Home Alternative Investments UK’s FCA warns of crypto wipe-out

UK’s FCA warns of crypto wipe-out

by Jonathan Adams
FCA

Leading investment banks warned of an impending bubble as the price of Bitcoin more than doubled from December to a record $42,000 on Friday

Bitcoin plunged more than 19pc yesterday ending and part-reversing what had been a sustained rally in the cryptocurrency – a digital ‘coin’ that can be used as a means of exchange but is not backed by any monetary authority.

The growing popularity of investing in cryptocurrencies prompted the UK’s Financial Conduct Authority to warn consumers yesterday that the asset class is “very high risk”.

Investors “should be prepared to lose all their money” it said.

The fall yesterday was big but only took bitcoin back to a one-week low. Interest in bitcoin has been soaring as institutional investors began buying heavily, viewing it as a hedge against devaluation of established currencies as well as out of a fear of missing out on what have been huge paper gains.

The cryptocurrency more than doubled in price from early December to a record $42,000 on Friday, leading some investment banks to warn of an impending bubble. While seen by supporters as a store of value in an uncertain world – because there is a finite number of coins – the bitcoin market is extremely volatile.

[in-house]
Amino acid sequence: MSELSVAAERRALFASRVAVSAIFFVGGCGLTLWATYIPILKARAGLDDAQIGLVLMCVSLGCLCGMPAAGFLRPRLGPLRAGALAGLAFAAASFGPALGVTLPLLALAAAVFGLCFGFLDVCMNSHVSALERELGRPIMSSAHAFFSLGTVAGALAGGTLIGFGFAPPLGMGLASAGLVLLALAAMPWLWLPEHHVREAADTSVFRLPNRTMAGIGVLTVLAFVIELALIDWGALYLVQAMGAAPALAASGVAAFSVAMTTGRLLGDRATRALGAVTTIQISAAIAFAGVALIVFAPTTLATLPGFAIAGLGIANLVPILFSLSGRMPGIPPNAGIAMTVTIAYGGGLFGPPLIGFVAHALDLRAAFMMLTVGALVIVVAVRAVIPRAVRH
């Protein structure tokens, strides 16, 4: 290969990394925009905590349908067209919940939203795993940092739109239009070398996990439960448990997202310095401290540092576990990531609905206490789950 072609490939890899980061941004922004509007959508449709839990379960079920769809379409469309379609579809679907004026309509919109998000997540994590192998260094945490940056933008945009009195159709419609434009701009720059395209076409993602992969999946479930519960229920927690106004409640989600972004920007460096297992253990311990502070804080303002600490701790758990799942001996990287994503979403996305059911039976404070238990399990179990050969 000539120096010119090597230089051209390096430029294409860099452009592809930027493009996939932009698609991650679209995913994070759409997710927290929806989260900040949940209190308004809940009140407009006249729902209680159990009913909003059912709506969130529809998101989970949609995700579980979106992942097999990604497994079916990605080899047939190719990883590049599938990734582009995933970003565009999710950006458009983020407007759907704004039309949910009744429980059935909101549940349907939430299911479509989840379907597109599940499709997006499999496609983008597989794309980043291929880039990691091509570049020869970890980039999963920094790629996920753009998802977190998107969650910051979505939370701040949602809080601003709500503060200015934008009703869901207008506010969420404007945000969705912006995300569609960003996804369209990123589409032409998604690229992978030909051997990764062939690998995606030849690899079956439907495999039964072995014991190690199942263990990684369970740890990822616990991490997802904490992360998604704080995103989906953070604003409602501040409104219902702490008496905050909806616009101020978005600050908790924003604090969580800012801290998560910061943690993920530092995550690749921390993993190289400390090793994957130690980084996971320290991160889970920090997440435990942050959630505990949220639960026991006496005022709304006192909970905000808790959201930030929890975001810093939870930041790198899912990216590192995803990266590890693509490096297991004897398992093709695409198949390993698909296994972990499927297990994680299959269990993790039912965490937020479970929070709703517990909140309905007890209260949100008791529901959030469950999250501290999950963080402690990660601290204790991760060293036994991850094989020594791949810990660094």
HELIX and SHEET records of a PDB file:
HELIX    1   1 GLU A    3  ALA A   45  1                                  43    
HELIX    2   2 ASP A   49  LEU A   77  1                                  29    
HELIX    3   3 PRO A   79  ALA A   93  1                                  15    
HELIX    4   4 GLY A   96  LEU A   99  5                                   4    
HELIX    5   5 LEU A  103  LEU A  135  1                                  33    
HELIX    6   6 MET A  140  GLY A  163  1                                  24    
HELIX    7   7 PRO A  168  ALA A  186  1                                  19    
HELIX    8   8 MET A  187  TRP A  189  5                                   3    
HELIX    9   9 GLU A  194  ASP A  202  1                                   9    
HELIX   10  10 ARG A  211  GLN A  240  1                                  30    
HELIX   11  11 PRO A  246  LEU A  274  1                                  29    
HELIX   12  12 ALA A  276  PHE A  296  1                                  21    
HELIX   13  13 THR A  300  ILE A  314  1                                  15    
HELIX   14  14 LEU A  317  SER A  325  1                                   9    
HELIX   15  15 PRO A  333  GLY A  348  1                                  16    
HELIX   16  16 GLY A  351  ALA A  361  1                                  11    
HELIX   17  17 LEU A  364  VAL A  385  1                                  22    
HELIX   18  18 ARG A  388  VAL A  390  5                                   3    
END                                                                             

Bitcoin slumped to $30,699 yesterday. If sustained, the one-day drop would be the biggest since Covid-19 caused chaos in financial markets in March.

Second-biggest cryptocurrency ethereum, which often moves in tandem with bitcoin, fell as much as 23pc to a one-week low of $985.

Bank of America said last week the cryptocurrency surge “blows the doors off” prior bubbles like the dotcom boom, China in the 2000s and gold in the 1970s.

JPMorgan strategists, however, said that bitcoin has emerged as a rival to gold and could trade as high as $146,000 if it becomes established as a safe-haven asset.



Important
This article is for information purposes only.
Please remember that financial investments may rise or fall and past performance does not guarantee future performance in respect of income or capital growth; you may not get back the amount you invested.
There is no obligation to purchase anything but, if you decide to do so, you are strongly advised to consult a professional adviser before making any investment decisions.

Related News

This website uses cookies to improve your experience. We'll assume you're ok with this, but you can opt-out if you wish. Accept Know more